Apple's Satellite-Based Emergency SOS Feature Goes Live Later This Month

Modern flagship smartphones have become so capable that the room for feature improvements seems to be shrinking with each year. Take the case of Apple's previous-generation iPhone models, which do not look too different from the company's latest iPhone 14 offerings. Things have reached a stage where Apple found it okay to use last year's Apple A15 Bionic processor on the iPhone 14 and the iPhone 14 Plus, meaning the newer A16 Bionic chip is reserved for the Pro models. This also means that there aren't too many differences between the iPhone 13 and the new iPhone 14 — with the exception of several new safety-focused features.

While all iPhone 14 models support the potentially life-saving car crash detection feature, Apple reserved another feature — a satellite-based iPhone emergency SOS functionality — exclusively for its Pro models. The crash detection feature is already active on all iPhone 14s sold in the U.S., and has already been credited with saving lives. However, the same could not be said about the satellite connectivity feature from Apple, which continues to elude iPhone users. While Apple did talk about the feature at length during the iPhone 14 launch keynote, more than two months since the launch, the feature is yet to be enabled on the devices.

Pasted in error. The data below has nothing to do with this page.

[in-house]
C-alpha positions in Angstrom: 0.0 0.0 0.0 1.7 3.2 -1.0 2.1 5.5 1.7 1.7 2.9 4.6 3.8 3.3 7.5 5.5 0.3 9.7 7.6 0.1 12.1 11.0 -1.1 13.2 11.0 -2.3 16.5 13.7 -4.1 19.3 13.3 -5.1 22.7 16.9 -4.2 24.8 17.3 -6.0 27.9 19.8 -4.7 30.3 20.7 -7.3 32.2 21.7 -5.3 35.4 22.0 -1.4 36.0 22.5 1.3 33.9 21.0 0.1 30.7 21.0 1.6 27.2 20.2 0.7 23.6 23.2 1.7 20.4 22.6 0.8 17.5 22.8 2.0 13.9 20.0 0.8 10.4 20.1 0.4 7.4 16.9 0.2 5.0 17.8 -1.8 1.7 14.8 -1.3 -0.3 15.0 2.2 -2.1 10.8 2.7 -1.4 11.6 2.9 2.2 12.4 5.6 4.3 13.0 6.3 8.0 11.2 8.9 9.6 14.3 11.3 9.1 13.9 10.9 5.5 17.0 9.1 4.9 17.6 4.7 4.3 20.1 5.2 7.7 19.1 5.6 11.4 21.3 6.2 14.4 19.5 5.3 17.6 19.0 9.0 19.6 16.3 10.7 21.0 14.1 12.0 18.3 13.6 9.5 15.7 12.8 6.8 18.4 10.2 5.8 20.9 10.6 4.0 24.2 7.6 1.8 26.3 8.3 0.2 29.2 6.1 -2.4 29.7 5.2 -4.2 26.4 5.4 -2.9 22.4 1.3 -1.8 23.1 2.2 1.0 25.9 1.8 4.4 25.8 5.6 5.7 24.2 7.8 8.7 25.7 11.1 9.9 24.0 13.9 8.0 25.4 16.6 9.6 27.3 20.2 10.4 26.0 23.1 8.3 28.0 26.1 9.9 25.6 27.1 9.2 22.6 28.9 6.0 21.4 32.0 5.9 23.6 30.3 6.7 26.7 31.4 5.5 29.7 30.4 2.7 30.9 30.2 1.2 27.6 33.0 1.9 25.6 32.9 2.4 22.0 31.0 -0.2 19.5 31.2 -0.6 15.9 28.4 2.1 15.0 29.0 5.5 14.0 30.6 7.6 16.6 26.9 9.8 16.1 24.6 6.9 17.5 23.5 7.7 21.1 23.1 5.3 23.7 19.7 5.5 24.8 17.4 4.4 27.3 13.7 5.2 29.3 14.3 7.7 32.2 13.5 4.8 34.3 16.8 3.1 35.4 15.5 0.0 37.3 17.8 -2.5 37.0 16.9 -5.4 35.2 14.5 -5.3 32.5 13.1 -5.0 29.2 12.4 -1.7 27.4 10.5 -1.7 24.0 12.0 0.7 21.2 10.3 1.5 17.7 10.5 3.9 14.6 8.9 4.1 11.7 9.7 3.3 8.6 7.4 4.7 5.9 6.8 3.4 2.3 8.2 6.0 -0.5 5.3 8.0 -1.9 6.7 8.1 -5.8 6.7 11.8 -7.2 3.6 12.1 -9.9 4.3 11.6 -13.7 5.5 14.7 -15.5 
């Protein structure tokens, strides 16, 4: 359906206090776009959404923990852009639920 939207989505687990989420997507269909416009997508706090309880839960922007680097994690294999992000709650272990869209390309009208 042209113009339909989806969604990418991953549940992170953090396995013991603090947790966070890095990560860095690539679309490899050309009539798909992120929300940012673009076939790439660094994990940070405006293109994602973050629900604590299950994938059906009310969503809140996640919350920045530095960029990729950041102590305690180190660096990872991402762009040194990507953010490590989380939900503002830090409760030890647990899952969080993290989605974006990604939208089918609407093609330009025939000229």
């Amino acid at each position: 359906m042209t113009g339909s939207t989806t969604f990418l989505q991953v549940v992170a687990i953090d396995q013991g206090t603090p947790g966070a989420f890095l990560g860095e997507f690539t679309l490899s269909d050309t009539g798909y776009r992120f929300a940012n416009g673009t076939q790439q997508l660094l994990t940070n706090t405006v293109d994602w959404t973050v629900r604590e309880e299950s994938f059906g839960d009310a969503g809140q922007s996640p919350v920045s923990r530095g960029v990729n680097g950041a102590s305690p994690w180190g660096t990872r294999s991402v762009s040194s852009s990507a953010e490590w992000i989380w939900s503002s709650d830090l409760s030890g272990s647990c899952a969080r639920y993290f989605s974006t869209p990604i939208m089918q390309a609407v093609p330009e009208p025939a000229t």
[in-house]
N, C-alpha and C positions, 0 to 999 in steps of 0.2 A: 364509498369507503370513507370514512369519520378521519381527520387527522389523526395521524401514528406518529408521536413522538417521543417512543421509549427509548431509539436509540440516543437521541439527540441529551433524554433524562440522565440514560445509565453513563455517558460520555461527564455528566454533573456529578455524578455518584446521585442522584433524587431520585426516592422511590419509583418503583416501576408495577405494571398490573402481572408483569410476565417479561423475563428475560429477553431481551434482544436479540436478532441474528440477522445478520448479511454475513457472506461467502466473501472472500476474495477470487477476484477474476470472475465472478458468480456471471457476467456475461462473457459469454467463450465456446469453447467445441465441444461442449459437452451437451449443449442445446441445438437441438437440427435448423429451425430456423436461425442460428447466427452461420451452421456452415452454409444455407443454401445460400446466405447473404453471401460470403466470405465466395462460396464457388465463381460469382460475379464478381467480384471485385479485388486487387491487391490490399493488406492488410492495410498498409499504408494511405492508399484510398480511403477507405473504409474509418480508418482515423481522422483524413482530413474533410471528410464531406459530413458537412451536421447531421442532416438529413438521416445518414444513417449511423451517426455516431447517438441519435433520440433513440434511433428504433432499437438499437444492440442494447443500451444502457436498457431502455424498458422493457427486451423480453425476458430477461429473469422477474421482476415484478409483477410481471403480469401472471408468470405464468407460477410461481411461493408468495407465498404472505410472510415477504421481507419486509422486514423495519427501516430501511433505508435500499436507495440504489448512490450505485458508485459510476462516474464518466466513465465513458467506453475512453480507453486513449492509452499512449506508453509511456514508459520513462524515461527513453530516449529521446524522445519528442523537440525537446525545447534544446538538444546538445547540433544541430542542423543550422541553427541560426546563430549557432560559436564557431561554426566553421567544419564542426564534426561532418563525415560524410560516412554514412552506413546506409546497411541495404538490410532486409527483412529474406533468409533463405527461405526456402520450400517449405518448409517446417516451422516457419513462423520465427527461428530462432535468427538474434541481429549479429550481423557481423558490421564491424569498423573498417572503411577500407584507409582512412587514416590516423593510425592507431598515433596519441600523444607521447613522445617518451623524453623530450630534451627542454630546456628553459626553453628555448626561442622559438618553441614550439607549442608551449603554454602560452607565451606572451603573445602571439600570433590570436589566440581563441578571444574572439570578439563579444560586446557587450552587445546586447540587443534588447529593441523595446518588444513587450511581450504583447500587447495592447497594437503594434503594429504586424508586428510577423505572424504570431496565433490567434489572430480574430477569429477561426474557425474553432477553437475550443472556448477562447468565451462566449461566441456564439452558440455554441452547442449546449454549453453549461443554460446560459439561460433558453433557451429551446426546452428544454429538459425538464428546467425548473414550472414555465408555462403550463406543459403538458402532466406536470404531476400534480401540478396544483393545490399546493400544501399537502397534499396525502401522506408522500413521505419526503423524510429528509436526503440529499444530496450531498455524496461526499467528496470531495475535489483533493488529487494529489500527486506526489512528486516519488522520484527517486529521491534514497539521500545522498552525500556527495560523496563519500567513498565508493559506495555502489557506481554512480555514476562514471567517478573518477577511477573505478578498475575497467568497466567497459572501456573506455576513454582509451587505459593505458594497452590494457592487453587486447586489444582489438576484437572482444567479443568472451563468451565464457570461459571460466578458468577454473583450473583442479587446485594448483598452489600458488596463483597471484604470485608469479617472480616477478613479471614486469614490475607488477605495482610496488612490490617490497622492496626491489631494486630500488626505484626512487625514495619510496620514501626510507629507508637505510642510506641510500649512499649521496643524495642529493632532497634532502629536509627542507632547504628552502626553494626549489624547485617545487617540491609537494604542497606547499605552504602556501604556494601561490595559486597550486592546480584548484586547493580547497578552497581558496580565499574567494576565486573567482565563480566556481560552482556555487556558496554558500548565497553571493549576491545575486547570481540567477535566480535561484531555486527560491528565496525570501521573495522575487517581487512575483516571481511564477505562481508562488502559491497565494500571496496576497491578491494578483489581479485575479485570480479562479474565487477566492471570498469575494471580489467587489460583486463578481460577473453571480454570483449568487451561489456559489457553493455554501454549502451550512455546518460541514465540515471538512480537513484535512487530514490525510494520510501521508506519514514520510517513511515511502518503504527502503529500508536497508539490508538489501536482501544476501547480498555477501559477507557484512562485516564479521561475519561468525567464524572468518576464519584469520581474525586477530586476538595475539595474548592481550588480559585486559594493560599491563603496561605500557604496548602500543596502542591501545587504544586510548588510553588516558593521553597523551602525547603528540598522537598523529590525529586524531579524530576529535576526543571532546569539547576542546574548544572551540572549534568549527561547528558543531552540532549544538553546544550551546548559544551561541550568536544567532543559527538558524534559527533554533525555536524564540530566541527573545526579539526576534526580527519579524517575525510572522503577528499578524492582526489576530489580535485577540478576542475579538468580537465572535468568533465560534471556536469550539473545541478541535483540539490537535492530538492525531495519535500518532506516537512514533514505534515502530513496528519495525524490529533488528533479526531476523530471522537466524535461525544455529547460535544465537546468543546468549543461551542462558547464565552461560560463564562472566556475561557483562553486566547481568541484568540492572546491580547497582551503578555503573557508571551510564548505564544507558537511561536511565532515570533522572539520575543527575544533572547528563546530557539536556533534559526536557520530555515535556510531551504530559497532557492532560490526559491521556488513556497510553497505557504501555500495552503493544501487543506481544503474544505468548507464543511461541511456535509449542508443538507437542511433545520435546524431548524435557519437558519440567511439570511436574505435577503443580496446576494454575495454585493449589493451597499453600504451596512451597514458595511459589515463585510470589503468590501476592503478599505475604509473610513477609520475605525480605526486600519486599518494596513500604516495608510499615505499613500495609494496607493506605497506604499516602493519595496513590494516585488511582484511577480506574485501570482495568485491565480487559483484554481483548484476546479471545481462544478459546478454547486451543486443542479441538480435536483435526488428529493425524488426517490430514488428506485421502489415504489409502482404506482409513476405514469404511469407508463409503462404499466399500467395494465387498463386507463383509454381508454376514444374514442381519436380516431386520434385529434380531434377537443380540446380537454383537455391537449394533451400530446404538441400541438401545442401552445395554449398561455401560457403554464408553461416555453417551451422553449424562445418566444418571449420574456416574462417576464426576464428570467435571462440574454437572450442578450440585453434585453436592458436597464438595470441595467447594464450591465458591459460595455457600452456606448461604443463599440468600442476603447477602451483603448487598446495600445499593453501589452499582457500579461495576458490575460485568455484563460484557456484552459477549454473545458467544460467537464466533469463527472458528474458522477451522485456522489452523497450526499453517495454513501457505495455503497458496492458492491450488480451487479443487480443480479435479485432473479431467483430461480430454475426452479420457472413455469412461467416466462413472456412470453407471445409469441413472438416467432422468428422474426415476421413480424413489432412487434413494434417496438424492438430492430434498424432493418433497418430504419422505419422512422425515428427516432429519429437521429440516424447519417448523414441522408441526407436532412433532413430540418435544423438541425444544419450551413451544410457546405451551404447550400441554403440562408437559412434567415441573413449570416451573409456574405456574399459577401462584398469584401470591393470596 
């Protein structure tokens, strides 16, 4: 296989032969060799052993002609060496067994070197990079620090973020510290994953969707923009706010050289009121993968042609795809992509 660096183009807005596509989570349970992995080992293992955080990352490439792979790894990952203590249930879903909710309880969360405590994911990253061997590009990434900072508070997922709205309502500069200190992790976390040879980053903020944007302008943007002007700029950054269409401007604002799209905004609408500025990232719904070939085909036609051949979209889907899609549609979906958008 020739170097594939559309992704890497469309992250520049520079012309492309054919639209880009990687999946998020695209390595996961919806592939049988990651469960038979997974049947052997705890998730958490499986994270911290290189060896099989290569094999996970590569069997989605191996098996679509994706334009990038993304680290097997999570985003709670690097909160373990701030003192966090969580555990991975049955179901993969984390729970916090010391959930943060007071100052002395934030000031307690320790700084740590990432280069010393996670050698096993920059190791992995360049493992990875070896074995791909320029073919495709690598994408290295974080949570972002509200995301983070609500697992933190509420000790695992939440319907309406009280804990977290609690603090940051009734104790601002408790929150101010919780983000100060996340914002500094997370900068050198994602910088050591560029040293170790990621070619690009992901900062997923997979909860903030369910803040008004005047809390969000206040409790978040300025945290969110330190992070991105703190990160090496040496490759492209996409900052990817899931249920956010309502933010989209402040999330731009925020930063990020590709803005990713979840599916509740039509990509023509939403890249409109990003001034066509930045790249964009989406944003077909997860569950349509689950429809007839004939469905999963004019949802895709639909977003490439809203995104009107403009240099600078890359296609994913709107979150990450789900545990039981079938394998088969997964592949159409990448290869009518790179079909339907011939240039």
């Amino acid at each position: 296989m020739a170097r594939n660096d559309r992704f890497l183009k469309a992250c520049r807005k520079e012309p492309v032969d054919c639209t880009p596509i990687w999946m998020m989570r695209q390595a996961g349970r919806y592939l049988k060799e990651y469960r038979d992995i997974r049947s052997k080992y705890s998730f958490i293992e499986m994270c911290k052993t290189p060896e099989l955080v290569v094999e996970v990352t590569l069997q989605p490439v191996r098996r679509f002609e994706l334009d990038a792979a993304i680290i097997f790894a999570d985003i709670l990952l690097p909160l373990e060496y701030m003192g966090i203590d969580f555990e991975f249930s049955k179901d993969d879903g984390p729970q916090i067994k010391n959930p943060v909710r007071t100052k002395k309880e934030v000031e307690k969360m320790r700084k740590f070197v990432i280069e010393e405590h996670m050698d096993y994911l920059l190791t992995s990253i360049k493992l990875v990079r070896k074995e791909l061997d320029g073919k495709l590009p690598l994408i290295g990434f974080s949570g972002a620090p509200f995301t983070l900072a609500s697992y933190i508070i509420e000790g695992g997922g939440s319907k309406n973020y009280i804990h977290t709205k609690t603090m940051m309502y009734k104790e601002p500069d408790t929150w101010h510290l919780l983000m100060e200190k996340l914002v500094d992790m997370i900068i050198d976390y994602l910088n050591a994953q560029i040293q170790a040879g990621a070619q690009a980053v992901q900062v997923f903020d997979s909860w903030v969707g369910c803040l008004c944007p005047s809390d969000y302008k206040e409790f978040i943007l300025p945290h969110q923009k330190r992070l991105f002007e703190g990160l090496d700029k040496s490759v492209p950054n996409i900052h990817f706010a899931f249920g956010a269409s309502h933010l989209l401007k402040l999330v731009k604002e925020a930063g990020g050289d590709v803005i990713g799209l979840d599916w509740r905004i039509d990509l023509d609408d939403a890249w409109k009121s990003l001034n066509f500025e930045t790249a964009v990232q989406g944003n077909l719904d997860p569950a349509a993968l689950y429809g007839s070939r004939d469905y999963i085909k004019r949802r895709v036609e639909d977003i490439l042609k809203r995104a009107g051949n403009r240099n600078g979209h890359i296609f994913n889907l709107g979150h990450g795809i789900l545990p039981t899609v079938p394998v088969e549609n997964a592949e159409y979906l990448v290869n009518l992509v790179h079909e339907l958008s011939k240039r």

However, all this will change later this month when Apple users will finally be able to send texts and even make SOS voice calls without the need for cellular or Wi-Fi connectivity. In a detailed blog post, the company confirmed that the iPhone's satellite-based SOS service is expected to go live "later this month."

Still no confirmed date for iPhone SOS

If you re-read Apple's press release to figure out the actual launch date of its satellite-based SOS service, you'll likely be disappointed. Nevertheless, it is a good thing that Apple confirmed that the satellite-based SOS system should be up and running without further delays. For now, the feature shall only be available to iPhone 14 Pro and Pro Max customers living in the U.S. and Canada, with a gradual rollout happening elsewhere in the coming months.

Apple's press note also confirms that it invested $450 million to ensure the feature works as intended. A big chunk of this investment went to a company called GlobalStar — famous for its satellite communication services. With the help of Apple's investment, GlobalStar was able to form a team of more than 300 people working around the satellite-based SOS service.

GlobalStar currently has 24 satellites circling the planet in a low earth orbit. In addition to the satellites, the company also has an extensive network of strategically placed ground stations. Apple also confirmed that it's been working on making even more ground stations for GlobalStar — with the newest ones coming up in Nevada and Hawaii.